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Air-bag technology linked to use of seat belts

The air bags that the government requires in cars are a "one size fits all" technology that cannot succeed in all circumstances, the National Highway Transportation Safety Administrator said Monday.

The administrator, Dr. Ricardo Martinez, a medical doctor, said the bags being manufactured under rules that were in effect until last Friday have been killing children because "the dose is too big."

Martinez testified at the beginning of a four-day hearing by the agency on air bags, which are credited with saving 1,810 lives and taking 71 others, including 38 children.

Last week the agency tried to reduce the risk to children, small adults and people who are unbelted and may not be reclining in their seats when the bag deploys, by allowing manufacturers to lower the force of the bags 20 percent to 35 percent. But some experts said that might mean saving some children and small adults and sacrificing some larger drivers and passengers, an uncommonly stark policy trade-off.

The testimony revealed many gaps in knowledge about air bags and driving habits, including how many people usually wear seat belts. States have reported to the agency that their surveys show that 68 percent wear belts, more than three times the level when air bags were first thought up.

Some experts think the real number is lower. The 68 percent figure is reported by the states, and some omit pickups and other non-auto vehicles, because those are not covered by those states' laws.

Among the people involved in fatal crashes, a much more carefully counted number, only about half were wearing belts.

The number of people wearing seat belts is crucial, because designers have to choose whether they are building the devices primarily for those with belts or those without. To meet federal test requirements, some air bags in use open at speeds of 200 mph. The reason they open so forcefully is that the test that the bags had to pass until last Friday was designed to protect unbelted dummies.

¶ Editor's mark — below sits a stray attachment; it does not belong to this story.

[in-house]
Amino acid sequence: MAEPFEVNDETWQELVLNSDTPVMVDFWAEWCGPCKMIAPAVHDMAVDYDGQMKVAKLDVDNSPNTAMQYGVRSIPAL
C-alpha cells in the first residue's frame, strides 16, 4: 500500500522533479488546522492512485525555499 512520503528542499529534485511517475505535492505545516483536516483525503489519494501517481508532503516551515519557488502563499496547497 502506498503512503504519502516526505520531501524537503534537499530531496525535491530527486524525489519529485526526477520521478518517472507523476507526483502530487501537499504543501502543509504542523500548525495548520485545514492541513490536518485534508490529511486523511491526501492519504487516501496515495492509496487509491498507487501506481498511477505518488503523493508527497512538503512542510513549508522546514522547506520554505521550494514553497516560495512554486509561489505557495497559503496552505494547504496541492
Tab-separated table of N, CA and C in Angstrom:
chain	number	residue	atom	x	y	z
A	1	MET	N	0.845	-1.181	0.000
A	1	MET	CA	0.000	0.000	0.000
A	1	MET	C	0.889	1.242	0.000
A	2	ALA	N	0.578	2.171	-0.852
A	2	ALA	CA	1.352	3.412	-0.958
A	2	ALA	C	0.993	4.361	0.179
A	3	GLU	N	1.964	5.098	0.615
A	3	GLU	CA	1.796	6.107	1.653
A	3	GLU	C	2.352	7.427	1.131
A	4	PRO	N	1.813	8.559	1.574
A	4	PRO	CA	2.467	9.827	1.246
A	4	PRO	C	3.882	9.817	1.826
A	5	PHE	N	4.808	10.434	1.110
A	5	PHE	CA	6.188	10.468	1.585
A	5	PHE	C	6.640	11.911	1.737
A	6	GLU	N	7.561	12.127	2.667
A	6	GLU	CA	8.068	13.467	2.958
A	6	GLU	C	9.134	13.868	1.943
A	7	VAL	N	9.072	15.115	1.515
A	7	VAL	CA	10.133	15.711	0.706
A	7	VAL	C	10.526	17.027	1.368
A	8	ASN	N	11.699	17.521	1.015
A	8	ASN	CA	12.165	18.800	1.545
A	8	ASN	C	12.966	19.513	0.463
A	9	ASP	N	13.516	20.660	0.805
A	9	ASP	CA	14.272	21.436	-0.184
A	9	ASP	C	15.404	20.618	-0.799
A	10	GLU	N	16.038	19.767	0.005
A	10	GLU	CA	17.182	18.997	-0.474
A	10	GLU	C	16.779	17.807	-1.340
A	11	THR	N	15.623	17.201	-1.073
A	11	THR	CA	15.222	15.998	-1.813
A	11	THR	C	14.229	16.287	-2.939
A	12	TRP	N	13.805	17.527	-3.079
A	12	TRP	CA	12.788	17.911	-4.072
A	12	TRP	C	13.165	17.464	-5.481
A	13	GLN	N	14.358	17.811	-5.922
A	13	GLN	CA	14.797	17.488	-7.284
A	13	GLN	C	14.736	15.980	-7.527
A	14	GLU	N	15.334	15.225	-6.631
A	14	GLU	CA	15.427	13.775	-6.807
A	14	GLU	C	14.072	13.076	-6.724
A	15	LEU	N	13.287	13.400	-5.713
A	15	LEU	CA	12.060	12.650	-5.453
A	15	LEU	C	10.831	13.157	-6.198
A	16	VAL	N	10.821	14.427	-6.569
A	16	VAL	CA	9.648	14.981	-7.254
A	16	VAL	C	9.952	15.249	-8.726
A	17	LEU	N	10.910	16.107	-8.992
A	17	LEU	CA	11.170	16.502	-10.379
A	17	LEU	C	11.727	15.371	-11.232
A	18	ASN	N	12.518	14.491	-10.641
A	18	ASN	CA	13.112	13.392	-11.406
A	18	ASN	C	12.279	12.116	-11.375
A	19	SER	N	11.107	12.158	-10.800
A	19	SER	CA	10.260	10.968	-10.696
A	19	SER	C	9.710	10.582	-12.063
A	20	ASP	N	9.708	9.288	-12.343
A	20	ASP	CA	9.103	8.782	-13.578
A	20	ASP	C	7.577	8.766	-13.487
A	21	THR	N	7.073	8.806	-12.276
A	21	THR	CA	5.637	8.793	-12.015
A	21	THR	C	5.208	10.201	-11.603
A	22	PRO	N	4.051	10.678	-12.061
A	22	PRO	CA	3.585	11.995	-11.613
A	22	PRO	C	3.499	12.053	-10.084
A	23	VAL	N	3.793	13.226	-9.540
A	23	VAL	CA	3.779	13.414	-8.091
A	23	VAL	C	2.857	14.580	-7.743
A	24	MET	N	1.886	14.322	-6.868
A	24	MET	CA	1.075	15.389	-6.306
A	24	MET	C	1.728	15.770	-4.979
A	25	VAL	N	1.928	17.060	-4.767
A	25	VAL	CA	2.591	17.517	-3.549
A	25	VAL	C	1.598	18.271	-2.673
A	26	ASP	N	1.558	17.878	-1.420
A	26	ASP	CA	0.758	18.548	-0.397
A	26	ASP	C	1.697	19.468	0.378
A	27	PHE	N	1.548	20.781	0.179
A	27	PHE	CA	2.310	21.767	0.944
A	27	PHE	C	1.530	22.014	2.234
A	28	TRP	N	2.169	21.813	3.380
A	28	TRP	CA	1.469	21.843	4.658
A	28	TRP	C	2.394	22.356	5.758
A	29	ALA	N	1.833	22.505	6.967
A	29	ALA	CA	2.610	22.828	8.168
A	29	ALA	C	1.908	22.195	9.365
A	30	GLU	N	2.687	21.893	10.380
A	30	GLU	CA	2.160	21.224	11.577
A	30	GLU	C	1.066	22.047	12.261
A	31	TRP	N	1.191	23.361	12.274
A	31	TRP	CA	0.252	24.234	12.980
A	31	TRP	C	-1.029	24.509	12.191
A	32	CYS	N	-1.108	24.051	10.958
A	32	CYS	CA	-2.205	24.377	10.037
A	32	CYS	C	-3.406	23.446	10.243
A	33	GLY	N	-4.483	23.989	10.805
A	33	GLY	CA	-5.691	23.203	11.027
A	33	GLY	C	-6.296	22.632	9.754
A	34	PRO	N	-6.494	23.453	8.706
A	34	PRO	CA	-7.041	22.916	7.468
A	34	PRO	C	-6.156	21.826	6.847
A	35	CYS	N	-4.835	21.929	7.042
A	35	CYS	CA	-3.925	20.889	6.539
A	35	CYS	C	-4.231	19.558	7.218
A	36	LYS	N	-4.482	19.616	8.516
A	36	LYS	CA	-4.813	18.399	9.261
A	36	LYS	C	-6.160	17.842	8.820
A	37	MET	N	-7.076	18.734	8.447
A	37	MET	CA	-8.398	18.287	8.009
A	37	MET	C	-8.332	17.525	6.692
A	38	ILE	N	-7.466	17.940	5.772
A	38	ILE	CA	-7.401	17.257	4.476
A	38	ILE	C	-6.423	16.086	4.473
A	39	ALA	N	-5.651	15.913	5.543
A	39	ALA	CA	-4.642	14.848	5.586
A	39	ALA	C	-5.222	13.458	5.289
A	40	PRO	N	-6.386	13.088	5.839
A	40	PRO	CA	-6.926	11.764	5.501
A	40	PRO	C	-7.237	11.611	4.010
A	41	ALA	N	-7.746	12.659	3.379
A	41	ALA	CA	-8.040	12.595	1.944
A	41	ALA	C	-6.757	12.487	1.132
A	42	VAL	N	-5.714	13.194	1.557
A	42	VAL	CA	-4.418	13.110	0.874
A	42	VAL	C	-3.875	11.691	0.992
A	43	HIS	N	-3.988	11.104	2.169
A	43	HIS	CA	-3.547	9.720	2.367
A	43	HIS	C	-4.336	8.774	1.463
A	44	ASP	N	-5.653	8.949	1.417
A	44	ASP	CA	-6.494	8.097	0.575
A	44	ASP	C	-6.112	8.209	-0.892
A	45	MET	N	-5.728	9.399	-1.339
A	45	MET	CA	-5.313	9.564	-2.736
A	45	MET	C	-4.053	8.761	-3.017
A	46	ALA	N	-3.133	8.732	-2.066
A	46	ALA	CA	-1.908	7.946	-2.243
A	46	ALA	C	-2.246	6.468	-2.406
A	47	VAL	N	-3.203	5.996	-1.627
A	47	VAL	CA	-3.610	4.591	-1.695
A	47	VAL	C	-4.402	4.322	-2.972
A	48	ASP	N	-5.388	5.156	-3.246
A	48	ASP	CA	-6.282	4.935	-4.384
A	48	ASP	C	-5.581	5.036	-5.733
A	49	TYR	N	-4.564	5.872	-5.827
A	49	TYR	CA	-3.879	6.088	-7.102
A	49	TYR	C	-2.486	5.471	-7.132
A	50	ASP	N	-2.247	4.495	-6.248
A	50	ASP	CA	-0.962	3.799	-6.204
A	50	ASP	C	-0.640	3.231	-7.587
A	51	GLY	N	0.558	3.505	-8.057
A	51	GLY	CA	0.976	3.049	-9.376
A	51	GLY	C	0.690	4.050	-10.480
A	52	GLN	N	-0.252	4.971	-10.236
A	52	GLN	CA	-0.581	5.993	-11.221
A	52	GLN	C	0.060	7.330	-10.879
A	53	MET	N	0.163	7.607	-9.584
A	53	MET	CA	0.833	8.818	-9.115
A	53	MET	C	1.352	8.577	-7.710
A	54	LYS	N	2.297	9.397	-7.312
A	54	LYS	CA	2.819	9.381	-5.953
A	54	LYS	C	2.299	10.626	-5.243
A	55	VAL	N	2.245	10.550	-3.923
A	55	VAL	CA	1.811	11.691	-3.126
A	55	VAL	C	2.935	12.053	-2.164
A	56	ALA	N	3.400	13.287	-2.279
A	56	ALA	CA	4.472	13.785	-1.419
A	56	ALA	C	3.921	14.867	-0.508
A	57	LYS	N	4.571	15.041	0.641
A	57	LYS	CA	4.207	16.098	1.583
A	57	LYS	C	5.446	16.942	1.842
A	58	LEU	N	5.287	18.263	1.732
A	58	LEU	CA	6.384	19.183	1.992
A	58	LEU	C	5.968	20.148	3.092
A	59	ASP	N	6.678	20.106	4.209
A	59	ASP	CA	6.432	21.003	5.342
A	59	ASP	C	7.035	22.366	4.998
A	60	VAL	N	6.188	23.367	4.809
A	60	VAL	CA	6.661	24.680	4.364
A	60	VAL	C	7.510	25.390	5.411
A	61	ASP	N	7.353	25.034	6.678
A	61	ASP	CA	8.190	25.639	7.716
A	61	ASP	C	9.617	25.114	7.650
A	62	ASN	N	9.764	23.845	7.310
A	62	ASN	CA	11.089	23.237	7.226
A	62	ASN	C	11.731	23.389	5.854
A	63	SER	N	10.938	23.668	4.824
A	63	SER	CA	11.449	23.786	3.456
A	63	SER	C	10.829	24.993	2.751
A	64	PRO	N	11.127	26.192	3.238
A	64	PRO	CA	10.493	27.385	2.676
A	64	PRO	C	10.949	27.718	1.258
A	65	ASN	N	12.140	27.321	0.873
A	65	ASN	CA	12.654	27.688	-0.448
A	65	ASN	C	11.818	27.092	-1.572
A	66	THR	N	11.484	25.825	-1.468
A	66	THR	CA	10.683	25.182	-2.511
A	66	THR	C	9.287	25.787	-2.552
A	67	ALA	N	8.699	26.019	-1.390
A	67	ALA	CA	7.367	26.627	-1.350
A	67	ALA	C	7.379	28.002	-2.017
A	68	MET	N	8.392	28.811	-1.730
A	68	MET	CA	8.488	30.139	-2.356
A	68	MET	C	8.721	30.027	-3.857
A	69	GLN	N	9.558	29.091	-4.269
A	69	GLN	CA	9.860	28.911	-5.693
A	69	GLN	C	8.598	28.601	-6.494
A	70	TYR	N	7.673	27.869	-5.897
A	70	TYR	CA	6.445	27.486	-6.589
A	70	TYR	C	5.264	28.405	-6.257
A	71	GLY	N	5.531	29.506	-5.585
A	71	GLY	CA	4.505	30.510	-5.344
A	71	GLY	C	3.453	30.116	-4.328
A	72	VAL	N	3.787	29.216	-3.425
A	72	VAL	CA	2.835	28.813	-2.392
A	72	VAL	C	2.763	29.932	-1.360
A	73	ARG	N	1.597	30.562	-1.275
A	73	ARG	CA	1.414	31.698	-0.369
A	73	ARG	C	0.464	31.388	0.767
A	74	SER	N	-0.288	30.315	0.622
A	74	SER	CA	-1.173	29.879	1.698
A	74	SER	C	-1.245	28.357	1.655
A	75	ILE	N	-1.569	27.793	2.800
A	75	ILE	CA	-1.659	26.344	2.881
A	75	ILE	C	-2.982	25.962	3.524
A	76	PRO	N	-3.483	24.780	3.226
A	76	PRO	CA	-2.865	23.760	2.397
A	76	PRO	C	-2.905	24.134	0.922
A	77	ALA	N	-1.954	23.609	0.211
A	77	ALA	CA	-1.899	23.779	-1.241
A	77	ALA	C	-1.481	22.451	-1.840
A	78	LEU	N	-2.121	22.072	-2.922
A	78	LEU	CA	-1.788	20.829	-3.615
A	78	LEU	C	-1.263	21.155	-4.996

Some witnesses said the solution was to think of bags as a supplement to belts, not as a replacement. A vice president of Ford Motor Co., Helen Petraskas, said, "Our first objective has to be to protect the belted occupant, and then set ourselves the goal of doing no harm." The third goal, she said, is protecting someone who is not belted, but not at the cost of harm to people who are belted.

Dr. Donald Huelke of the University of Michigan Transportation Research Institute agreed that the bags should be designed for people who wear belts.

"In every state but one," Huelke said, "we have a law requiring use of the belt system. Here we have the federal government saying, "You also have to help out this guy who is breaking the law.' To me there's something paradoxical about that."

But the technology is probably easier to change than the culture, said Brian O'Neill, president of the Insurance Institute for Highway Safety. The problem, he said, is that the hardware change will take time.

O'Neill said air bags probably saved far more people than they killed. But, he said, "we could do a lot better if people buckled up." Of the 38 children, he said, nine infants died because they were in rear-facing seats that should have been in the back seat. Of the remaining 29, he added, 24 were not belted at all, and some of the remaining five were restrained only by the lap sections of their belts.